One of the most frustrating problems that one can run into in 3D printing is an unsupported file format, particularly when utilizing online 3D printing services such as Shapeways and i.materialise. The vast array of options to choose from when it comes to 3D printing software is great, but it gets difficult when each type of software uses its own file format with its own features and quirks. Meanwhile, as more specialized online printing services are being offered by startups, chances are that you’ll run into some incompatibility issues between your native files and the file formats accepted by online services.
While files can be exported or converted, i.materialise would like to make the lives of designers easier by eliminating that step in as many cases as possible. This week they announced that they have expanded their list of accepted file formats, including both their online and offline pricing options, to include a total of 42. If you’re unfamiliar with the site, online prices, i.materialise explains, can be quoted instantly once a supported file is uploaded. Offline prices take a bit longer: the files can either be emailed to the company or uploaded as .zip or .rar files to be handled by support engineers. Currently supported formats include:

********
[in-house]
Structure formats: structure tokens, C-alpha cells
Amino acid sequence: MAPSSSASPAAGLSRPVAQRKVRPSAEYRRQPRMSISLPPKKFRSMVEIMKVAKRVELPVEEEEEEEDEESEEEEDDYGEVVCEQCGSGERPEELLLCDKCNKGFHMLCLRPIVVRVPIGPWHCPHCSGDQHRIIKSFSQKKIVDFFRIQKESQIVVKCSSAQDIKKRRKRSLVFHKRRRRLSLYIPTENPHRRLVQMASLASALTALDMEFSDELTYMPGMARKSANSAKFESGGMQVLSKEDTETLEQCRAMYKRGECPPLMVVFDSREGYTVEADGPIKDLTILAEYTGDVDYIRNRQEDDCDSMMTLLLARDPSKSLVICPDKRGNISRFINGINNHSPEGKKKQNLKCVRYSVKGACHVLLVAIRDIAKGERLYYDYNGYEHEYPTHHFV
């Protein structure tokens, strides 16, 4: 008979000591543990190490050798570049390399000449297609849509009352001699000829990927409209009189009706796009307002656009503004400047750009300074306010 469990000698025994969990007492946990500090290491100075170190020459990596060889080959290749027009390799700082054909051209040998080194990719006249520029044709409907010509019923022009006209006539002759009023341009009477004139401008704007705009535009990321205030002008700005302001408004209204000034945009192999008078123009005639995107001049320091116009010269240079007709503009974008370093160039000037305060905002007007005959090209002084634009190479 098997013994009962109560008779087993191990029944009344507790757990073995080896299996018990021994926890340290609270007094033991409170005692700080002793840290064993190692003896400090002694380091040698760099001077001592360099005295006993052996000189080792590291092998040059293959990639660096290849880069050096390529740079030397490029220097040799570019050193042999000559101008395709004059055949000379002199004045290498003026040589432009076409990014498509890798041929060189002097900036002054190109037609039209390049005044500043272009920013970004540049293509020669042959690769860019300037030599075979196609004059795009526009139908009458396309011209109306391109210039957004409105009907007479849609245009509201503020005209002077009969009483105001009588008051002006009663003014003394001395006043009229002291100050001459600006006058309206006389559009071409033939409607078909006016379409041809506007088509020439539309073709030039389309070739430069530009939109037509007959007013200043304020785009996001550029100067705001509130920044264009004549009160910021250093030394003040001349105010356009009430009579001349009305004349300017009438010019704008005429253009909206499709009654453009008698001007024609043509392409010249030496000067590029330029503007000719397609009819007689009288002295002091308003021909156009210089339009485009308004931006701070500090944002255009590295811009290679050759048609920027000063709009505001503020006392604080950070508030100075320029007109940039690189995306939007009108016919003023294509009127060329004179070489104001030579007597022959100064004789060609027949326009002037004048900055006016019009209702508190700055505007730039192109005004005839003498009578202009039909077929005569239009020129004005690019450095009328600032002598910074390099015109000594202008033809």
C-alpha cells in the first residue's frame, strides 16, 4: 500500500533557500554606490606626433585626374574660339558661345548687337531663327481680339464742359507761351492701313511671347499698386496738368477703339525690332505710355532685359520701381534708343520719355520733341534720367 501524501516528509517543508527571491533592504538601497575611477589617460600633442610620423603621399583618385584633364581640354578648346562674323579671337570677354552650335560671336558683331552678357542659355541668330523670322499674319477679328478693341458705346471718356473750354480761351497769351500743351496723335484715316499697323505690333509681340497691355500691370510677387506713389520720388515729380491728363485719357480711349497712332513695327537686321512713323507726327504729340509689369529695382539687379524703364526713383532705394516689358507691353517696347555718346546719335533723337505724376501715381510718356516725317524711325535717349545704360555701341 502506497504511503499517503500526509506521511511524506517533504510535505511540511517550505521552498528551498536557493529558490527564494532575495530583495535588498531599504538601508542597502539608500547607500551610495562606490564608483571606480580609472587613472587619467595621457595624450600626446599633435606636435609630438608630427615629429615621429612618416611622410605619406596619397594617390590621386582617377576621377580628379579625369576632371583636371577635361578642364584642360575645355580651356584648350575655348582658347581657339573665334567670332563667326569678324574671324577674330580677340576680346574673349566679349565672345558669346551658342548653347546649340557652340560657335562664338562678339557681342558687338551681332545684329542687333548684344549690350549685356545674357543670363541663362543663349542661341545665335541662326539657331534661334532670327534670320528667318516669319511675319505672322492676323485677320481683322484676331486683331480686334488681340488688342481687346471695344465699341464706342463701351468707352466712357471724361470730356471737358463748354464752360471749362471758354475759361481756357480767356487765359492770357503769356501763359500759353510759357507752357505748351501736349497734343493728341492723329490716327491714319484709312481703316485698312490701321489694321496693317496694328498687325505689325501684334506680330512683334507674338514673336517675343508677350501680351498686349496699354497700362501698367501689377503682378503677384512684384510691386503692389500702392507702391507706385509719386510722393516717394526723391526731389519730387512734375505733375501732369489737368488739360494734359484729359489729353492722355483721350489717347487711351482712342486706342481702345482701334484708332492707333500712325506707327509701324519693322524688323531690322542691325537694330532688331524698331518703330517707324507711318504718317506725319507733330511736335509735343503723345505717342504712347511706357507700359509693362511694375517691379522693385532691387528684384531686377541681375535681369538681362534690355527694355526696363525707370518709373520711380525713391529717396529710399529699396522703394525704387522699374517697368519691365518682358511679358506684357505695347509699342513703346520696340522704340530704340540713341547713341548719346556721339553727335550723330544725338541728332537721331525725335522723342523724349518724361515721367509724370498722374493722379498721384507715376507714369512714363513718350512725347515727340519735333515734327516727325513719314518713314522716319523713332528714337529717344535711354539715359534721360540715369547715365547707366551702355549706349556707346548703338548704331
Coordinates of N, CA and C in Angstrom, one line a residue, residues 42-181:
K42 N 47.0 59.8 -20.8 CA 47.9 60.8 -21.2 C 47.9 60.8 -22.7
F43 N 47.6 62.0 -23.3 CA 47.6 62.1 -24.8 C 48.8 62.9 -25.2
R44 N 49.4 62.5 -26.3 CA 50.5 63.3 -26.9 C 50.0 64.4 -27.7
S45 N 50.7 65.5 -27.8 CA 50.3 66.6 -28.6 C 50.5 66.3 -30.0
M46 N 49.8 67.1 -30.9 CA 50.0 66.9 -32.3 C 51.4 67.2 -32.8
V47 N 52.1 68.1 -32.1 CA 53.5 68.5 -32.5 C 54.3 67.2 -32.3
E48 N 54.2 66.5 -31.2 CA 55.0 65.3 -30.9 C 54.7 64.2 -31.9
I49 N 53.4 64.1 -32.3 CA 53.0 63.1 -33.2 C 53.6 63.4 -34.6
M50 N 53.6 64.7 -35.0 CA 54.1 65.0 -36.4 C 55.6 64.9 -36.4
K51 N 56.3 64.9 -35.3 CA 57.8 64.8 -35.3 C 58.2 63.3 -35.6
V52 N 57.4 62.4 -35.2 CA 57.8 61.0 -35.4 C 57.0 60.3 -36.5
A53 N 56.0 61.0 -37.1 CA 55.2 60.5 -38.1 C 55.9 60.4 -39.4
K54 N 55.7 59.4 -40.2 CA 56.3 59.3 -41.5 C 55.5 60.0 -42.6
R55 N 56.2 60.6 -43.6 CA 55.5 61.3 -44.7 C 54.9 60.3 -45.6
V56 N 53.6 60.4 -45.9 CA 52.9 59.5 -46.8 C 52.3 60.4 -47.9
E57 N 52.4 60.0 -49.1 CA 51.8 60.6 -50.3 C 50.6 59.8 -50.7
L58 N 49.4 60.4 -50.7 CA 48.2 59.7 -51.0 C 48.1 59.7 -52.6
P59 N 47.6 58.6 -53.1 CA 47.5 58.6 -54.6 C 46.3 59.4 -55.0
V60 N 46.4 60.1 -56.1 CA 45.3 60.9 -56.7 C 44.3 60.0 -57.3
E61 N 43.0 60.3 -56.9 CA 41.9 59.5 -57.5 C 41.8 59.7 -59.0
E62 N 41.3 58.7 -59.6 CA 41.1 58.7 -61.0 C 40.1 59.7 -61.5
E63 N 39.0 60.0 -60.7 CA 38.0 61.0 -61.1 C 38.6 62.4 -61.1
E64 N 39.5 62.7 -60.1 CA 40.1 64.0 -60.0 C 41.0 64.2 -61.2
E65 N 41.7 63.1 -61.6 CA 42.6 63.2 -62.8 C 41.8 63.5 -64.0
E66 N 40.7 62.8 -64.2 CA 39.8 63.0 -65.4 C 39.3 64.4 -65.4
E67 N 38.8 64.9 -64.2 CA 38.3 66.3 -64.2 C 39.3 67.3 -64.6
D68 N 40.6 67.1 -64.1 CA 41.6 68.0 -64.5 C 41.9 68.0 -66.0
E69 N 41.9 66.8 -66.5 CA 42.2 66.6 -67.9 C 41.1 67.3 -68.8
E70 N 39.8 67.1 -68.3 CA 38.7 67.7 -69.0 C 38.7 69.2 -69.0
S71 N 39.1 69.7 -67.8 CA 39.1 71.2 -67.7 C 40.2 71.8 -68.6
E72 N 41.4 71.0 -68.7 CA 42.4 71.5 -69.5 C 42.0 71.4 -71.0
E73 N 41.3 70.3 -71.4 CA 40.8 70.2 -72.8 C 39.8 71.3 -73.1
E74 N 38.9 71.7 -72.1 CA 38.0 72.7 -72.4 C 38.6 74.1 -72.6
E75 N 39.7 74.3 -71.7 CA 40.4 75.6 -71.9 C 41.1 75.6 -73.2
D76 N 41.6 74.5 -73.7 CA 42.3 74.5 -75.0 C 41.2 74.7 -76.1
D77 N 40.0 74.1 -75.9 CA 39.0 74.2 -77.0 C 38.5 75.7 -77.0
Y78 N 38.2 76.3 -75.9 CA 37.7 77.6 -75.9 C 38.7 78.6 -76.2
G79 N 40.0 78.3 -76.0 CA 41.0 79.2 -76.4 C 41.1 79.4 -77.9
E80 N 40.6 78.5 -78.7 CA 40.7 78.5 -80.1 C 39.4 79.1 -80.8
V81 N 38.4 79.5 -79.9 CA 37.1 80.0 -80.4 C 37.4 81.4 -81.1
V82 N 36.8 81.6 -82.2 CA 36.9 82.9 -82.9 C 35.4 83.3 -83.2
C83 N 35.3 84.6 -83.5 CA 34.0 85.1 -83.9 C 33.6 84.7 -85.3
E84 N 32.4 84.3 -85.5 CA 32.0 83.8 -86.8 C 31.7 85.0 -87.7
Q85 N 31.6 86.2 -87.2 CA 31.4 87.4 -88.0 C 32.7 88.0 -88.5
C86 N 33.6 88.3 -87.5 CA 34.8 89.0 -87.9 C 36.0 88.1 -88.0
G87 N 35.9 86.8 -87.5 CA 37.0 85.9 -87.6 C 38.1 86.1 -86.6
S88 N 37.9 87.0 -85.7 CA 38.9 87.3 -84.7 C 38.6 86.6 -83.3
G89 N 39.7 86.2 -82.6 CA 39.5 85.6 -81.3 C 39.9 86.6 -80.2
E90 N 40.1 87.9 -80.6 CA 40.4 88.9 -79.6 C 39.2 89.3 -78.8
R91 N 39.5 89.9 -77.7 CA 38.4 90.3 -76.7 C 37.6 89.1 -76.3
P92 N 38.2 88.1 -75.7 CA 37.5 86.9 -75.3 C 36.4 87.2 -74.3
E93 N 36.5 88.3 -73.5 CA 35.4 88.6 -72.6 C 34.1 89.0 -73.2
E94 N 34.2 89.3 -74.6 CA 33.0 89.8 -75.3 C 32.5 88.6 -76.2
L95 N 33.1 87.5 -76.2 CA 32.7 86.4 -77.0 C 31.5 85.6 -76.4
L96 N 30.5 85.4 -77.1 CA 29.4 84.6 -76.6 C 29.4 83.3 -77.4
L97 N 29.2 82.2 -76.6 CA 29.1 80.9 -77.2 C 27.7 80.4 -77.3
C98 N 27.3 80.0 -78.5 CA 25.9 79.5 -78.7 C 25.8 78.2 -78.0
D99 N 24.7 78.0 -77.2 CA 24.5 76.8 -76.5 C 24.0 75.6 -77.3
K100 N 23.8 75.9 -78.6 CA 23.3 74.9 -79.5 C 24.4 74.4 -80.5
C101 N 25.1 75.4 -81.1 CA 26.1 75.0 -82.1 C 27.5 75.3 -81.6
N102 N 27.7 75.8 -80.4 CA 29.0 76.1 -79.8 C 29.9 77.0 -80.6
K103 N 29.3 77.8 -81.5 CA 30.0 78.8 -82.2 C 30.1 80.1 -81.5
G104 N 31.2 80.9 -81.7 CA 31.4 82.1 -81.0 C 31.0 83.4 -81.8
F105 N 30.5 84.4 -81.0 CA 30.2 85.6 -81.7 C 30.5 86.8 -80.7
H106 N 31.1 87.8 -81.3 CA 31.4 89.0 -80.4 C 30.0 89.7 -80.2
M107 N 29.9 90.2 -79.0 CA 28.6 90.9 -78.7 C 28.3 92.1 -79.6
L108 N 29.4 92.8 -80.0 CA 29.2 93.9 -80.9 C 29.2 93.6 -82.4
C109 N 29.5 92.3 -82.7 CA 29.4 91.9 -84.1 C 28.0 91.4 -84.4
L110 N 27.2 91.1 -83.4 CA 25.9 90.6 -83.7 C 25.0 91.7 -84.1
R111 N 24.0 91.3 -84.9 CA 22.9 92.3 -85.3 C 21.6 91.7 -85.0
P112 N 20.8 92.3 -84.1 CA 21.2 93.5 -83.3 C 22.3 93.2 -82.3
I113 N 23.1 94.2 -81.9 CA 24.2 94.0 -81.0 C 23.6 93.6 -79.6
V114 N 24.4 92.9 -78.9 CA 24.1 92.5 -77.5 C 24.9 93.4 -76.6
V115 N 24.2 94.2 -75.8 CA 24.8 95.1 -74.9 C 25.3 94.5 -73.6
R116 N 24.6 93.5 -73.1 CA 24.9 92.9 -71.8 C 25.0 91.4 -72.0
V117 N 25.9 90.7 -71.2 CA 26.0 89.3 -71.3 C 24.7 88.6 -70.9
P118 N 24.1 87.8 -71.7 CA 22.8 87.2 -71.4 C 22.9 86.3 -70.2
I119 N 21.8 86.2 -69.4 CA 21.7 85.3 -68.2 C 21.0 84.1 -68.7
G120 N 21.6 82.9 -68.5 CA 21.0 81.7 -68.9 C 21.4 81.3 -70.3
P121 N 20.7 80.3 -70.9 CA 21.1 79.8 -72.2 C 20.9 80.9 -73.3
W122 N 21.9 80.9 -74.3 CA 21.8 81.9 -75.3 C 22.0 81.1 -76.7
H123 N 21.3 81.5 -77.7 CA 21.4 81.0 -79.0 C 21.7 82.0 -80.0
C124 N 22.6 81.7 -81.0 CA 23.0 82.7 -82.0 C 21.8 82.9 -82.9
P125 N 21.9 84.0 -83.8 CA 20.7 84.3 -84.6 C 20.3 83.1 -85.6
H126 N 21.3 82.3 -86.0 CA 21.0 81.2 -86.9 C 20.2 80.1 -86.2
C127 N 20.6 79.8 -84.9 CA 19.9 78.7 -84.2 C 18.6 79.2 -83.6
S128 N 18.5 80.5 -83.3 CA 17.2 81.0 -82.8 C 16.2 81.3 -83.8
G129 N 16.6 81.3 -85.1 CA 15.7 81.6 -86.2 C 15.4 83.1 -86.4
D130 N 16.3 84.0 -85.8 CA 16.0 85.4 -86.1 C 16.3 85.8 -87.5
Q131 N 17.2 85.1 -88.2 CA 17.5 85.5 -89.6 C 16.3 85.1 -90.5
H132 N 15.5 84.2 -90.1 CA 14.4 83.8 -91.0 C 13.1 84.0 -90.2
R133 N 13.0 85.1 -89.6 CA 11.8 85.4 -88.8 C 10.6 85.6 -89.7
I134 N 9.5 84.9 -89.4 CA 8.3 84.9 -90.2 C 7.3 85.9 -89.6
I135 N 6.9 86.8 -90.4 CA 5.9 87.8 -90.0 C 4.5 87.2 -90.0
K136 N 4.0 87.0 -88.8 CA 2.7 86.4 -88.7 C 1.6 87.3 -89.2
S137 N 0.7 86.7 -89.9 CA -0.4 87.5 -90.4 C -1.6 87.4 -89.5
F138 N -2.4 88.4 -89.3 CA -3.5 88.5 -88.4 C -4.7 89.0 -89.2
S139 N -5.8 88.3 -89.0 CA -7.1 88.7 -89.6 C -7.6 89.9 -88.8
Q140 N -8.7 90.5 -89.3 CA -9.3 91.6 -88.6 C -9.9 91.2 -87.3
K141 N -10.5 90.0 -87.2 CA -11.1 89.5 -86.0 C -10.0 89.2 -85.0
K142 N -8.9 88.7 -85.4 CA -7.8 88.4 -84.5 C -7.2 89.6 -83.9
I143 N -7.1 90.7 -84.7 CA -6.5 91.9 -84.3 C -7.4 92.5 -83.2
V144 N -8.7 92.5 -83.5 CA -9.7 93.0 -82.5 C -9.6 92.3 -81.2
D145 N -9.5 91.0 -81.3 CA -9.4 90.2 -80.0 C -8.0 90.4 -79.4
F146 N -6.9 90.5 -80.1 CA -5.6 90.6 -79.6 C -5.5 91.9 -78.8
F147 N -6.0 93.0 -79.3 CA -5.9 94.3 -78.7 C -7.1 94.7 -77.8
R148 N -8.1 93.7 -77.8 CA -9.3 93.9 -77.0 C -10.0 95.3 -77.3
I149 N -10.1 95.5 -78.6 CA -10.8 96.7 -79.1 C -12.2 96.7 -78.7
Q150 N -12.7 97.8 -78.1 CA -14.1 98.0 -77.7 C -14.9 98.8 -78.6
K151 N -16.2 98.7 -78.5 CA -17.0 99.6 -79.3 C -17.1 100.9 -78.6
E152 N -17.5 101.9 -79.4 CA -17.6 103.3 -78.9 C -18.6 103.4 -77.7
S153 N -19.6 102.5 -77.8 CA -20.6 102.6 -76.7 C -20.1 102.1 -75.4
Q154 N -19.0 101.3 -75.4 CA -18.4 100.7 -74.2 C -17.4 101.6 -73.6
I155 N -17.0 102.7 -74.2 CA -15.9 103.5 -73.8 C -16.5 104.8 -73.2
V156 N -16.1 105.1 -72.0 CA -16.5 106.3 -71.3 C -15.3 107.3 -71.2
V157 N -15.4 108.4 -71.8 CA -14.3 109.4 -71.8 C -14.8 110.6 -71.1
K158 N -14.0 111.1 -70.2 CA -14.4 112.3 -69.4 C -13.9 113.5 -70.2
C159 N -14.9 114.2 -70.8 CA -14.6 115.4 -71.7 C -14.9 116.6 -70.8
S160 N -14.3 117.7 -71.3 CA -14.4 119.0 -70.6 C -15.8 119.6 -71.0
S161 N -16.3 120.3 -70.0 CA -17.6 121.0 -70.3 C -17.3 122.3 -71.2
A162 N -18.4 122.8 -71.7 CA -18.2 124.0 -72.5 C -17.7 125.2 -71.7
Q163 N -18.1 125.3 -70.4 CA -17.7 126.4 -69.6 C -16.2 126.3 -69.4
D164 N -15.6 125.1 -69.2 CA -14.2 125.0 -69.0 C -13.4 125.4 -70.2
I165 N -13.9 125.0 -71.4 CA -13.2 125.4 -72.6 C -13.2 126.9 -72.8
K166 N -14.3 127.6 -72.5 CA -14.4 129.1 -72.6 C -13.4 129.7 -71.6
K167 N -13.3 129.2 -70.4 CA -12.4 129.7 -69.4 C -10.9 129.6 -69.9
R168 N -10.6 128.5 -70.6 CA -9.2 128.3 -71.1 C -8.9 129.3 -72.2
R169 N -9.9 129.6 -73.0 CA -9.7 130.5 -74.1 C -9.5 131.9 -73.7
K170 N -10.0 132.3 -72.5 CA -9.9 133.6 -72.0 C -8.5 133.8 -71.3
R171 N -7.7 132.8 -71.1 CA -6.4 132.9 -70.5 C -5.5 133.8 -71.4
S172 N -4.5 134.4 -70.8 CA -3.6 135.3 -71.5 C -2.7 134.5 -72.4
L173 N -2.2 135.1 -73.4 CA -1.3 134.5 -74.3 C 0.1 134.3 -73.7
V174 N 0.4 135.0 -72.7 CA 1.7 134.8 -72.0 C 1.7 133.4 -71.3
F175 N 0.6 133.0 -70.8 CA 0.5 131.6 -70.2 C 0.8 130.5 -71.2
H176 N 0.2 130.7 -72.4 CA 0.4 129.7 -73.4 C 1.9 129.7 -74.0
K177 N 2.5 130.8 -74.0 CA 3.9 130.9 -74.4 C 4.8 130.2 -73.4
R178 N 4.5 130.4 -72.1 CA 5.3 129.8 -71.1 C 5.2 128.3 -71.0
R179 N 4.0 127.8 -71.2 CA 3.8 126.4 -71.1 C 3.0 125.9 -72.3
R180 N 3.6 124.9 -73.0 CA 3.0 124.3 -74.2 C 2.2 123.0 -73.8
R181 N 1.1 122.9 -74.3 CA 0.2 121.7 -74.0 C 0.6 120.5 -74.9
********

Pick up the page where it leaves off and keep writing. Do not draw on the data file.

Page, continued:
- Accepted file types for online prices: .3ds .stl .igs .model .mxp .obj .wrl .3dm .fbx .matpart .zip .rar .7s .skp .dae .ply .magics .mgx .x3d .x3dv .3MF
- Accepted file types for offline prices: .matAMX .amf .ndo .asc .cli .slc .mtt .mdck .cls .f&s .ssl .sli .jt .prj .sat .CATPart .CATProduct .dxf .zcp .prt .asm
The latest format to be accepted by the site is .3MF, the new upstart of a file format that caused great excitement when it was introduced by Microsoft in April. I.materialise’s parent company, Materialise, joined the 3MF Consortium in July, becoming the latest of a growing number of 3D printing companies joining forces to support and develop the new format, which is expected to dominate the industry in the future.
If your file format of choice isn’t listed above, take heart: i.materialise assures users that they will continue to add to their collection of supported file formats according to demand, as long as the files are technically suitable for their printing services.
The company has demonstrated in the past that they are willing to put a lot of effort into making 3D printing easy and accessible to their customers. In August, they meticulously researched and compiled a list of the top 25 most popular 3D printing software on the market, making it easier for newcomers to choose wisely from the overwhelming number of 3D modeling tools vying for their business. Until a universal file format is developed for 3D printing, which the developers working on .3MF aim to do, we can thank companies like i.materialise for making it just a little bit easier to navigate through the muck.
Let’s hear your thoughts on this move by i.materialise in the 3MF File Format forum thread on 3DPB.com.